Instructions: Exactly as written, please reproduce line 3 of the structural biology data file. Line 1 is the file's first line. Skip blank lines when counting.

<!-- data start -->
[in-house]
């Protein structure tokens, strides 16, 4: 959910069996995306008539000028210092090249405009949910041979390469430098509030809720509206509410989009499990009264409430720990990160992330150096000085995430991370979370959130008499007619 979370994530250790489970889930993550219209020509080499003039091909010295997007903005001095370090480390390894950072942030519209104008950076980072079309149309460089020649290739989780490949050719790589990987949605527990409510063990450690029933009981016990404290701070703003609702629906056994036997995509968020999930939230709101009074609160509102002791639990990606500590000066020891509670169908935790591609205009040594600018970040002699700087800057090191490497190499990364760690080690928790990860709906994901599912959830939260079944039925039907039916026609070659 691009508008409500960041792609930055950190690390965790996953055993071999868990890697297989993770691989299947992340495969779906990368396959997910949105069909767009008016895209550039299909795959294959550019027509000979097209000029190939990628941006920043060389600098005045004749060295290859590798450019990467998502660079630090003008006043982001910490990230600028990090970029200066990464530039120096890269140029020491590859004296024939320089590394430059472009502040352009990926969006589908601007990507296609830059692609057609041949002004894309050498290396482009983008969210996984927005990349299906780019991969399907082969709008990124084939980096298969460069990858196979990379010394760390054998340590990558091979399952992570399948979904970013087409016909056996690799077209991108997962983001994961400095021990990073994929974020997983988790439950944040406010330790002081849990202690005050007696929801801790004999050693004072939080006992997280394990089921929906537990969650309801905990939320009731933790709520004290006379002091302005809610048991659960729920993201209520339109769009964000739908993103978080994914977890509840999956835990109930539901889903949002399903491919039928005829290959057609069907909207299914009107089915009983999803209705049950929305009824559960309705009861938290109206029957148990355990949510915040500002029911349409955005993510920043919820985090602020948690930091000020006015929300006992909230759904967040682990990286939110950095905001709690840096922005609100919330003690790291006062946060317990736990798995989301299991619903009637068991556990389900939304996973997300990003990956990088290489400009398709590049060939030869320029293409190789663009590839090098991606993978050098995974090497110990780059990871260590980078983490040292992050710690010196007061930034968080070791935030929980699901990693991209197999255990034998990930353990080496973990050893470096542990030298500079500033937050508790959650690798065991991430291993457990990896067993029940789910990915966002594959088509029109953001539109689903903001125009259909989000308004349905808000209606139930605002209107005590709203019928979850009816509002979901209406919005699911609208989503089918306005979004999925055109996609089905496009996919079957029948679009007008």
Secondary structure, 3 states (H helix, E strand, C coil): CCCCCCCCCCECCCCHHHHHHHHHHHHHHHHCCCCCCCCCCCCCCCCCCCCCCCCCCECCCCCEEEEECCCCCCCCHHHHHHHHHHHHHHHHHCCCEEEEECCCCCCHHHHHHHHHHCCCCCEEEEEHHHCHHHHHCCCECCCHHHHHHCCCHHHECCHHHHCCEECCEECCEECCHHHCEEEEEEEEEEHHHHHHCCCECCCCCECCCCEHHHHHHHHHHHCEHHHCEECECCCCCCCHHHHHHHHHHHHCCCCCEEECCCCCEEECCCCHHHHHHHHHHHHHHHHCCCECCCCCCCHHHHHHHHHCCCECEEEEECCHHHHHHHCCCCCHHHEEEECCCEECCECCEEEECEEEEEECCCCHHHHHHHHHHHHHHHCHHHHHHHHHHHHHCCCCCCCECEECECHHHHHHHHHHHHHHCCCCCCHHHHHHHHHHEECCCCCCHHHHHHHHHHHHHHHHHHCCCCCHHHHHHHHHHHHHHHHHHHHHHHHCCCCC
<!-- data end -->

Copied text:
Secondary structure, 3 states (H helix, E strand, C coil): CCCCCCCCCCECCCCHHHHHHHHHHHHHHHHCCCCCCCCCCCCCCCCCCCCCCCCCCECCCCCEEEEECCCCCCCCHHHHHHHHHHHHHHHHHCCCEEEEECCCCCCHHHHHHHHHHCCCCCEEEEEHHHCHHHHHCCCECCCHHHHHHCCCHHHECCHHHHCCEECCEECCEECCHHHCEEEEEEEEEEHHHHHHCCCECCCCCECCCCEHHHHHHHHHHHCEHHHCEECECCCCCCCHHHHHHHHHHHHCCCCCEEECCCCCEEECCCCHHHHHHHHHHHHHHHHCCCECCCCCCCHHHHHHHHHCCCECEEEEECCHHHHHHHCCCCCHHHEEEECCCEECCECCEEEECEEEEEECCCCHHHHHHHHHHHHHHHCHHHHHHHHHHHHHCCCCCCCECEECECHHHHHHHHHHHHHHCCCCCCHHHHHHHHHHEECCCCCCHHHHHHHHHHHHHHHHHHCCCCCHHHHHHHHHHHHHHHHHHHHHHHHCCCCC